The Importance of Troubleshooting
Those of us who have ever used technology, especially those of us who rely on technology heavily in our daily lives, can recall a time (or 20 times) when the technology just didn’t work. Perhaps we knew the reason and could quickly troubleshoot the issue, perhaps we knew the issue but didn’t know how to fix the problem, or perhaps we didn’t understand why the technology wasn’t working. All of these situations are frustrating, some more than others. Many of our students are attending schools that utilize digital learning environments and teachers are working hard to teach students how to use different devices and programs and also teaching students how to be respectful and safe digital citizens. But often how to troubleshoot the technology when things aren’t working correctly isn’t taught. We just stop using the technology, or call the Help Desk, or wait to try again later. But if our students are depending on technology in their daily academic and personal lives, they should be equipped with some skills to problem solve technology “issues”.
ISTE Standards for Coaching 3e is “Troubleshoot basic software, hardware, and connectivity problems common in digital learning environments.” While technology coaches are not IT specialists, it is important that they can troubleshoot basic problems. However, I think a goal of technology coaches (and all teachers who use technology in their classroom) should be to teach students how to troubleshoot basic technology problems. Having technology not work as you had expected is frustrating and often a response is just to quit or give up. But, like with all aspects of school (and life), we are trying to teach our students that accepting obstacles, learning from mistakes, and figuring out how to persevere and problem solve are critical skills that will serve them throughout their lives in many situations.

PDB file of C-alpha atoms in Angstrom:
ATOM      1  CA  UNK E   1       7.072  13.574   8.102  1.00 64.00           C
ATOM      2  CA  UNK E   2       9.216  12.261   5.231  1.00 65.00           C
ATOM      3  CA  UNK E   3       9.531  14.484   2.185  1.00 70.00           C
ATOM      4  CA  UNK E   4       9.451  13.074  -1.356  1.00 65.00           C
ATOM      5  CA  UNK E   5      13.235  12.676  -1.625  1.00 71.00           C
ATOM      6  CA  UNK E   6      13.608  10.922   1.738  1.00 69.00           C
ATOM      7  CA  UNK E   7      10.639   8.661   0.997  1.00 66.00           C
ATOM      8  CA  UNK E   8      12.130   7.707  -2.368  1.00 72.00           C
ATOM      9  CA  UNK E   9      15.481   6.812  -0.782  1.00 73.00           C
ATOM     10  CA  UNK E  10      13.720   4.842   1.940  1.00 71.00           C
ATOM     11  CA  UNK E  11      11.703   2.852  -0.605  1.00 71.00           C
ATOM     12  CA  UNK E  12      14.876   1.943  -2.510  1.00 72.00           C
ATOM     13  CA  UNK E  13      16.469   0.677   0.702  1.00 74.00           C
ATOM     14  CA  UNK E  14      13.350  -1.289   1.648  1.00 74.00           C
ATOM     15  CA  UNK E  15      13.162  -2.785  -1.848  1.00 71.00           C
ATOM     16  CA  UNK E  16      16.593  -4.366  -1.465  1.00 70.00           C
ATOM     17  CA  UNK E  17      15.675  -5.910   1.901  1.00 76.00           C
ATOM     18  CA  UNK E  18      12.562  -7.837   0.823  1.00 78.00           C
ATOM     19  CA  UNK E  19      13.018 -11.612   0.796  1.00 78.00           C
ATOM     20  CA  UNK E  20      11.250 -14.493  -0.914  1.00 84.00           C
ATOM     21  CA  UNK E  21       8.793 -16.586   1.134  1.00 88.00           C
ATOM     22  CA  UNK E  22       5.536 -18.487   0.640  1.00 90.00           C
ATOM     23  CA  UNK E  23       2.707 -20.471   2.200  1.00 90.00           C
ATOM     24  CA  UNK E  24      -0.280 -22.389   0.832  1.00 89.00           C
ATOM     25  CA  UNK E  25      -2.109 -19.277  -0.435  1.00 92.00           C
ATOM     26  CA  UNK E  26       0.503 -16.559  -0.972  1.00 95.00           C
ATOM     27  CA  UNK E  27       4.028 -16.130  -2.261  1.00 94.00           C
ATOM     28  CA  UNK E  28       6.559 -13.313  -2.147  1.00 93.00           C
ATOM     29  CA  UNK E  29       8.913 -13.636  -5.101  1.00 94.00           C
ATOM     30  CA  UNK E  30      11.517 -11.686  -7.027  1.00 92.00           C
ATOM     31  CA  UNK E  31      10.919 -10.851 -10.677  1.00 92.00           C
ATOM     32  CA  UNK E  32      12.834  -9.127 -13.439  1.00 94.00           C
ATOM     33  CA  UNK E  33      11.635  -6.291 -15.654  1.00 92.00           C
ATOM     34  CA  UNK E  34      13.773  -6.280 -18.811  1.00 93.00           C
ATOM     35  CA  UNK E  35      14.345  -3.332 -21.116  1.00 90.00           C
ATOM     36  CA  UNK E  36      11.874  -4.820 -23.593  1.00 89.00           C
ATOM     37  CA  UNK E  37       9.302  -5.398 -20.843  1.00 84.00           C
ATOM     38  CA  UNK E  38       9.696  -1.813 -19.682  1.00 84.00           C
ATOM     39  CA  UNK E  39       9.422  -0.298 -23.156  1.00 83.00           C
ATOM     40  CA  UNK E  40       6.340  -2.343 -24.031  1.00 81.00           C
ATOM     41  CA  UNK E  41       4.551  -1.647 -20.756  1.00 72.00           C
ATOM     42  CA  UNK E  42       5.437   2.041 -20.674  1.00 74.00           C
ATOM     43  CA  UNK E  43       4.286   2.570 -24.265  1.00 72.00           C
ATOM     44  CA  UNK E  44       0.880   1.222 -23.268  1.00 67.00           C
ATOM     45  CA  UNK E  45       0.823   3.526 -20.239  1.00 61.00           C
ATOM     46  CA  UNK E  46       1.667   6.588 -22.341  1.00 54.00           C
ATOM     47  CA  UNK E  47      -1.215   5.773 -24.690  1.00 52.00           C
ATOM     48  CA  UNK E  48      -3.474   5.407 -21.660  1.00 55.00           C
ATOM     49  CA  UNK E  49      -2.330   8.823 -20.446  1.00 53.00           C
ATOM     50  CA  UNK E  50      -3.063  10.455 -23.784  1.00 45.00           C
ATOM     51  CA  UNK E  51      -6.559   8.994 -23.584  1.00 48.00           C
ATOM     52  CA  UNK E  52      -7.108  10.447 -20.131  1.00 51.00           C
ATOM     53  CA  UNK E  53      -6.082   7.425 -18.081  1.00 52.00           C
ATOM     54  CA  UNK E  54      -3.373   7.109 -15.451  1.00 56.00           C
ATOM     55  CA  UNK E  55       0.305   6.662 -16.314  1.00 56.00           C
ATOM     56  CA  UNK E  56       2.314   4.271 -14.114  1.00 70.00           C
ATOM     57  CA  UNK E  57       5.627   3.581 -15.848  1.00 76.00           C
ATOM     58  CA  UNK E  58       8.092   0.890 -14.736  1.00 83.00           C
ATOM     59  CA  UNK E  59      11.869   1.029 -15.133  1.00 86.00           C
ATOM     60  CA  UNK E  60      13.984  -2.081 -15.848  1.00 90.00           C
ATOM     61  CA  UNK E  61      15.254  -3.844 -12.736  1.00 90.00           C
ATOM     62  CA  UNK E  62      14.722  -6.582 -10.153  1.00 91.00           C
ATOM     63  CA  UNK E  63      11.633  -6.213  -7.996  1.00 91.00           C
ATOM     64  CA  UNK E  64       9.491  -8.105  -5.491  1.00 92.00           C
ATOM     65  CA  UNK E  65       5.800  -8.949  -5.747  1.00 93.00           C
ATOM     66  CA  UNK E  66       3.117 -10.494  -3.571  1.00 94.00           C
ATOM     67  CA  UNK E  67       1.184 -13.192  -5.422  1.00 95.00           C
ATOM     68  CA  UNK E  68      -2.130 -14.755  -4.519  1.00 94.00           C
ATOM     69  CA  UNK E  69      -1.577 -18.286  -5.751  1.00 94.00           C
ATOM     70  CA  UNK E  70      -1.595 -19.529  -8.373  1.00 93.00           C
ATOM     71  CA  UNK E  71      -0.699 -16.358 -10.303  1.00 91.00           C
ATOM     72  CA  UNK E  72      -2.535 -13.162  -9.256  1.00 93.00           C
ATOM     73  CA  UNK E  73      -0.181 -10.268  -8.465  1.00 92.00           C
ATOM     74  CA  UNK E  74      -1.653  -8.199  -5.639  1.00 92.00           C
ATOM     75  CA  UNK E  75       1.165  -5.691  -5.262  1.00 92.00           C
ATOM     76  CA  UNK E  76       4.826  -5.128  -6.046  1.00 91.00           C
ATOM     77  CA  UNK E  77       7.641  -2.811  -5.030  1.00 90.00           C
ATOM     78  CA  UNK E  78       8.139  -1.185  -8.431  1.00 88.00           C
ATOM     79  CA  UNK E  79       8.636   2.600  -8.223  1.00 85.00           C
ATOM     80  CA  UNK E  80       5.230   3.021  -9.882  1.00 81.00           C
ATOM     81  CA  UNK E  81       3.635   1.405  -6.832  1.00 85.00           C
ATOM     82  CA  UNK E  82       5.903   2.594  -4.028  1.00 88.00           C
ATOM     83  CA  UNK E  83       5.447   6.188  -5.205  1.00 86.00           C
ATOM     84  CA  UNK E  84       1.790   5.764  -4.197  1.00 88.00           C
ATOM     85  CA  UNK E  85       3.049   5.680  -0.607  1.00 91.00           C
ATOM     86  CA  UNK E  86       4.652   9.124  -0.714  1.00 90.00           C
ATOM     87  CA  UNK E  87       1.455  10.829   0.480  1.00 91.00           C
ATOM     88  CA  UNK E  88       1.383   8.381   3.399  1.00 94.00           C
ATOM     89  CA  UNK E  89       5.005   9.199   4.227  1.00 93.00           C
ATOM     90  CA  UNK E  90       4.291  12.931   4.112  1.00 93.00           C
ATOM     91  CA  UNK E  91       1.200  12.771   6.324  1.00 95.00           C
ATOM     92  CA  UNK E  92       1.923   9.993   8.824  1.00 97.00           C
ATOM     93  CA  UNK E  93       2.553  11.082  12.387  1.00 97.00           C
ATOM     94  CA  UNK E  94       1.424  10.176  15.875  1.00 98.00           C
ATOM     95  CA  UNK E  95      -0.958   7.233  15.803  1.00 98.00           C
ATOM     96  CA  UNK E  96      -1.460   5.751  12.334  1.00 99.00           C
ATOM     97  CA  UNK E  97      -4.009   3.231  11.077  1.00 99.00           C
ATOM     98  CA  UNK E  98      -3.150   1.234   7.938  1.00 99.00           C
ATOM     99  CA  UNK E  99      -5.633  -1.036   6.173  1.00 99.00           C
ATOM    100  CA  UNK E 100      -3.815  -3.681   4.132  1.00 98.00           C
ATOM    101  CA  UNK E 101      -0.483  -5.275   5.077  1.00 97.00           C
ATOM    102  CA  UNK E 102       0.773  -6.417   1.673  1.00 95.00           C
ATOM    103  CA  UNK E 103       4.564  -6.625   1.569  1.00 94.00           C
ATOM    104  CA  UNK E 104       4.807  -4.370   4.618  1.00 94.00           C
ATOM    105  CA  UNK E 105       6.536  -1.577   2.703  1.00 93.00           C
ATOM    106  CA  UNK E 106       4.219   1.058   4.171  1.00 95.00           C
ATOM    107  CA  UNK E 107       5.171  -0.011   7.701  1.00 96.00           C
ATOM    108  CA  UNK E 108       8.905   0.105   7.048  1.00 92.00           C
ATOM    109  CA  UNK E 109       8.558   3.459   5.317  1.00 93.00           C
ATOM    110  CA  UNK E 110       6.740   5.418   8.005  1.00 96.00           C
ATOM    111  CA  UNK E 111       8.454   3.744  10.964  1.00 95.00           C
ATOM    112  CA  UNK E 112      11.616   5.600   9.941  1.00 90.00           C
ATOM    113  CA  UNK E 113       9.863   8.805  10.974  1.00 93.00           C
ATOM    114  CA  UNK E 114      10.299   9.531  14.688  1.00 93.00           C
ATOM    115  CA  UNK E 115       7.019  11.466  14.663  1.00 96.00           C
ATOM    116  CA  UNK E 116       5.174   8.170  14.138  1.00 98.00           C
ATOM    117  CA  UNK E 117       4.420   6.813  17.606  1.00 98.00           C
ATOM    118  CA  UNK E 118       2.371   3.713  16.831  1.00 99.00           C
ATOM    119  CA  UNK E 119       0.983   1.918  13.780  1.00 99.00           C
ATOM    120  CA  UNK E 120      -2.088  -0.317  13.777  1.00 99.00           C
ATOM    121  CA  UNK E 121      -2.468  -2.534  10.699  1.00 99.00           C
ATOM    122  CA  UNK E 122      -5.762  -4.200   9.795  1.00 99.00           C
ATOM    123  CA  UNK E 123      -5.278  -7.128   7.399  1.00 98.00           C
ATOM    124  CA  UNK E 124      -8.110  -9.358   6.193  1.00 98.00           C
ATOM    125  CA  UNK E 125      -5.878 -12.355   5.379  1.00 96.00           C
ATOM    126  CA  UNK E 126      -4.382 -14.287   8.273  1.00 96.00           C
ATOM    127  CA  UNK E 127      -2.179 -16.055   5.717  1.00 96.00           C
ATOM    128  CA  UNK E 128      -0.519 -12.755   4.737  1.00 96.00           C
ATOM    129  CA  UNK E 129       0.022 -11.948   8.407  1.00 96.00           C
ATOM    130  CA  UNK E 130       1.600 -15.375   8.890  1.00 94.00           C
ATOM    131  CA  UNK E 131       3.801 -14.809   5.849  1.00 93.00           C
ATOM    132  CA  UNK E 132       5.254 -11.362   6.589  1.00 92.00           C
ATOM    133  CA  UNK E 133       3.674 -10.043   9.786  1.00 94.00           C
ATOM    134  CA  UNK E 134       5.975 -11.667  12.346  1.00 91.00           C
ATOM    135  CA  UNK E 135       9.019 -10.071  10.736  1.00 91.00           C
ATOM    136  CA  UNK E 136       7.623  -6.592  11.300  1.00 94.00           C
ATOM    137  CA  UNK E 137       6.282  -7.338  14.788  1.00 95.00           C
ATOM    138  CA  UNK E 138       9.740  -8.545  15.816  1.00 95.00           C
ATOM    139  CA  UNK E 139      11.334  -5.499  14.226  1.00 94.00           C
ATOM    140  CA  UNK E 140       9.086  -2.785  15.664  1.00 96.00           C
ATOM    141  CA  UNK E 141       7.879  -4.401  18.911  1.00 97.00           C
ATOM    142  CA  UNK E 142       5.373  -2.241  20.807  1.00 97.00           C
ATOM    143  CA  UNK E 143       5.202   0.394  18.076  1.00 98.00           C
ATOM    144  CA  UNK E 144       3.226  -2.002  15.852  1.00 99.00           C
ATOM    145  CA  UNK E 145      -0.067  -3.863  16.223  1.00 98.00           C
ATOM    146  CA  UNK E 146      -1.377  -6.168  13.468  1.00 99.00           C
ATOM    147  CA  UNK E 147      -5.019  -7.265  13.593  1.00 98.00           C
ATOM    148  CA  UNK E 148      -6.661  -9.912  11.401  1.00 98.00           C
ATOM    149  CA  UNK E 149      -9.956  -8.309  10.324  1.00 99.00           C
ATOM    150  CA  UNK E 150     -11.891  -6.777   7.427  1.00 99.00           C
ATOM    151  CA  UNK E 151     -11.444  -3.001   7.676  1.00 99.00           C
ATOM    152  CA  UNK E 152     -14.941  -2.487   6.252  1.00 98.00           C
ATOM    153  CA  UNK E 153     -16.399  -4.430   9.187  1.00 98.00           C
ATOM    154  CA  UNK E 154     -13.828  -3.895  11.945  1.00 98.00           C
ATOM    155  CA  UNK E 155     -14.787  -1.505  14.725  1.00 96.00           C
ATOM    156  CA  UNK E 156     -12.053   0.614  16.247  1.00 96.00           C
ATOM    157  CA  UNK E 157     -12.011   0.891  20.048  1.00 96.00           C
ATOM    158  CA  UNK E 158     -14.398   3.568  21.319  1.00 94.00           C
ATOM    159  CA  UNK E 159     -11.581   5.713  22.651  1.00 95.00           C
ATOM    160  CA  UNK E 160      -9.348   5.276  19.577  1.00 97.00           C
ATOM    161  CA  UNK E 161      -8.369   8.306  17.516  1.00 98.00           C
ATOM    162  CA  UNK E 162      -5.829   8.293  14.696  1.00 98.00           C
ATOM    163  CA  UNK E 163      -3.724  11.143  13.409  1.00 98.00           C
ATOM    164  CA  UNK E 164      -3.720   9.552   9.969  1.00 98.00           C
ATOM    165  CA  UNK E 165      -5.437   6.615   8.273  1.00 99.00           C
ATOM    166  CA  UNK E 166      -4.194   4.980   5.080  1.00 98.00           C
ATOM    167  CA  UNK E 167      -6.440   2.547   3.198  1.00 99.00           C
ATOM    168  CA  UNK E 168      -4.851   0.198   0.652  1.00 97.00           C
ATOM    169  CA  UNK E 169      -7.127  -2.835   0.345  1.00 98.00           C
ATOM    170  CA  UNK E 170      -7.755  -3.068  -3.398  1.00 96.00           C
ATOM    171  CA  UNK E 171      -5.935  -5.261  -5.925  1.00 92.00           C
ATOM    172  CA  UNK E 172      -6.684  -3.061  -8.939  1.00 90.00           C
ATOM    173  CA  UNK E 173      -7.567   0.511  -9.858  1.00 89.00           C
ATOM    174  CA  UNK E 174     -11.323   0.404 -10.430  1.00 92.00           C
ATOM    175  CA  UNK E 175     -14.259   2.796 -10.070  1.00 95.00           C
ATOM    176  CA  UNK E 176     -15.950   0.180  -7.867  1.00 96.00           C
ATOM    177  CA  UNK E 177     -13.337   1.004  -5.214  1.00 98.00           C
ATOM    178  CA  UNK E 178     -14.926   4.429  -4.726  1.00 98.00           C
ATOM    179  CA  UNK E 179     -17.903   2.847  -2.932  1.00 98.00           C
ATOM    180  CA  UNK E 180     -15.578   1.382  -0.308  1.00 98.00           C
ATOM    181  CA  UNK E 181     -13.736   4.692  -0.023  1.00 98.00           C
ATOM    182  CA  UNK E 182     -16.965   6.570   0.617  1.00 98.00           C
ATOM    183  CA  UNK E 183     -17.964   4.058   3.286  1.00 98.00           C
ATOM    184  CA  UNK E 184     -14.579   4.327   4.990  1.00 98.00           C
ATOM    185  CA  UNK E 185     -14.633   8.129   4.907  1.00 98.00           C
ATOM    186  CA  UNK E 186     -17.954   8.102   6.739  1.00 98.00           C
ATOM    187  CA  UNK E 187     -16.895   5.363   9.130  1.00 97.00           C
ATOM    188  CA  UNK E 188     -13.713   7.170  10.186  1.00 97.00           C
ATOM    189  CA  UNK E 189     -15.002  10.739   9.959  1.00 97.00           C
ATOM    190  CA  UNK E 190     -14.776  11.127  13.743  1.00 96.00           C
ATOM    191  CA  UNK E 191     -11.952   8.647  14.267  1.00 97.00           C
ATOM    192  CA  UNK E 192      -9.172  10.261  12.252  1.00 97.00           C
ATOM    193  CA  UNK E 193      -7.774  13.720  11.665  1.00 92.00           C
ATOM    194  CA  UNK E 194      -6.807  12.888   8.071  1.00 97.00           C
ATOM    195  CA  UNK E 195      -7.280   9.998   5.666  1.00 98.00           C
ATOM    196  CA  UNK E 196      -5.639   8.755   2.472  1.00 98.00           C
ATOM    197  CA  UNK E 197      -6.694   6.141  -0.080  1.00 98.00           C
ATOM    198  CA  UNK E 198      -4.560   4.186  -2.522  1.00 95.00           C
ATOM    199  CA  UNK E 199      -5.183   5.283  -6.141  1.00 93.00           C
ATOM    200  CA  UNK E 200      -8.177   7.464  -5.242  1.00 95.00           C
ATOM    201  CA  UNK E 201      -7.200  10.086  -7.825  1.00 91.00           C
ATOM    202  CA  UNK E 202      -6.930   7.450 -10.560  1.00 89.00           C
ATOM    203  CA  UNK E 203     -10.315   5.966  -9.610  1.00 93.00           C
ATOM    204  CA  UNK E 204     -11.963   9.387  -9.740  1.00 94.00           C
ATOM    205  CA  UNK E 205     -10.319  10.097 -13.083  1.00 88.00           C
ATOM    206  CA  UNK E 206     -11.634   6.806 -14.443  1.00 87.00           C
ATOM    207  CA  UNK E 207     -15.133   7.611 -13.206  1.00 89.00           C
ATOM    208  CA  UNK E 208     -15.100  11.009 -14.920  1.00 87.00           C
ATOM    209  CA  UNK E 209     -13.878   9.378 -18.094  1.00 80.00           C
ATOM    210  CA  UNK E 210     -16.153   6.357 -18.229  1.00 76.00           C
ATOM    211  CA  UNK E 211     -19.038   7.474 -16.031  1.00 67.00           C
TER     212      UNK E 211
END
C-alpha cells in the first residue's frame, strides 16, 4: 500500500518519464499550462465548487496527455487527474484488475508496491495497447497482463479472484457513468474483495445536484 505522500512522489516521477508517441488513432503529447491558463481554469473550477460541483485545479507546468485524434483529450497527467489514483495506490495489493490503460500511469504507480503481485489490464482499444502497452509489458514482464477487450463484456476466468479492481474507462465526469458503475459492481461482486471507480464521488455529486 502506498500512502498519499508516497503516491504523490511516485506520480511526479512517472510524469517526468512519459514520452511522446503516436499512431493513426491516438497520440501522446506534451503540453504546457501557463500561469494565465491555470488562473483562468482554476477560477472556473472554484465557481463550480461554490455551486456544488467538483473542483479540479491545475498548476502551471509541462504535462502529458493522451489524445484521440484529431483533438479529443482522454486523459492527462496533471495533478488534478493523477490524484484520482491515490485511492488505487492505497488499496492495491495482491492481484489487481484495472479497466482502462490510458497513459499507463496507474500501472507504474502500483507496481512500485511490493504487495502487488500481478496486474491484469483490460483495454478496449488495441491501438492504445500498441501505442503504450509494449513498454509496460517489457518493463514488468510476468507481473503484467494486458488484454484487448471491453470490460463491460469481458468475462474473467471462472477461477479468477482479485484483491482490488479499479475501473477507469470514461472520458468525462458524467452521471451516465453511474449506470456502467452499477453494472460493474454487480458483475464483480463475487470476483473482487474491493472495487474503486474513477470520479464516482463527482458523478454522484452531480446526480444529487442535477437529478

How to Help Students Learn to Take Risks, Make Mistakes and Learn from Those Mistakes
How do we teach our students to take risks when there is an “easier” option? Make mistakes without feeling like a “failure”? And to continue to problem solve and work hard even when feeling frustrated. In the Brookings Institute blog, Kate Mills and Helyn Kim have written about “Teaching Problem Solving: Let Students get ‘stuck’ and ‘unstuck’ ”. My favorite sentence in this post is: “Helping my students grow to be people who will be successful outside of the classroom is equally as important as teaching the curriculum.” Sometimes we, as teachers, can lost sight of that goal. I also enjoyed reading about how this teacher “normalizes trouble” in her classroom in hopes that her students learn to accept challenge and failure as opportunities for growth. Another key point I took from reading this post was the importance of making sure students know that the teacher is not there to solve their problems, but there to support students as they solve their own problems.